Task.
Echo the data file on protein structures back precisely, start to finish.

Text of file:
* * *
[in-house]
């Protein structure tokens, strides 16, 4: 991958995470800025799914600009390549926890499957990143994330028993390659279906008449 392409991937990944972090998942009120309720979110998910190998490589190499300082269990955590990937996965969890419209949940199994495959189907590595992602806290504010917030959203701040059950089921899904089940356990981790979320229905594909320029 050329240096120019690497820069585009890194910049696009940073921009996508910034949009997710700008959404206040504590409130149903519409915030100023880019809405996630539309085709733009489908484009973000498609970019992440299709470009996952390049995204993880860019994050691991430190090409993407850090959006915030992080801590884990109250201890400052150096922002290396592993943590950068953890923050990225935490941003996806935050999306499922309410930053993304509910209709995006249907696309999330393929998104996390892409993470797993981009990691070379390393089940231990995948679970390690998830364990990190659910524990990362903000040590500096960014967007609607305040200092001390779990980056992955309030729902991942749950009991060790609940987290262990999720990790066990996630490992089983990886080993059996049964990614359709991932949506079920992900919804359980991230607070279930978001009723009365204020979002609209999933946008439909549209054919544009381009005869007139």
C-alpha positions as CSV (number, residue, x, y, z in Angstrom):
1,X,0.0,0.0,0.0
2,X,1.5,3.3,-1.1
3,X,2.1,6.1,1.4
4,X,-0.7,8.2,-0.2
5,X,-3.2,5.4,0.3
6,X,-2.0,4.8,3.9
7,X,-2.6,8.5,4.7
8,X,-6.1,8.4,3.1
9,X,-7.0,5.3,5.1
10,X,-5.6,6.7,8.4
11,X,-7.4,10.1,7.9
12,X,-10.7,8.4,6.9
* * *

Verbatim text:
[in-house]
């Protein structure tokens, strides 16, 4: 991958995470800025799914600009390549926890499957990143994330028993390659279906008449 392409991937990944972090998942009120309720979110998910190998490589190499300082269990955590990937996965969890419209949940199994495959189907590595992602806290504010917030959203701040059950089921899904089940356990981790979320229905594909320029 050329240096120019690497820069585009890194910049696009940073921009996508910034949009997710700008959404206040504590409130149903519409915030100023880019809405996630539309085709733009489908484009973000498609970019992440299709470009996952390049995204993880860019994050691991430190090409993407850090959006915030992080801590884990109250201890400052150096922002290396592993943590950068953890923050990225935490941003996806935050999306499922309410930053993304509910209709995006249907696309999330393929998104996390892409993470797993981009990691070379390393089940231990995948679970390690998830364990990190659910524990990362903000040590500096960014967007609607305040200092001390779990980056992955309030729902991942749950009991060790609940987290262990999720990790066990996630490992089983990886080993059996049964990614359709991932949506079920992900919804359980991230607070279930978001009723009365204020979002609209999933946008439909549209054919544009381009005869007139």
C-alpha positions as CSV (number, residue, x, y, z in Angstrom):
1,X,0.0,0.0,0.0
2,X,1.5,3.3,-1.1
3,X,2.1,6.1,1.4
4,X,-0.7,8.2,-0.2
5,X,-3.2,5.4,0.3
6,X,-2.0,4.8,3.9
7,X,-2.6,8.5,4.7
8,X,-6.1,8.4,3.1
9,X,-7.0,5.3,5.1
10,X,-5.6,6.7,8.4
11,X,-7.4,10.1,7.9
12,X,-10.7,8.4,6.9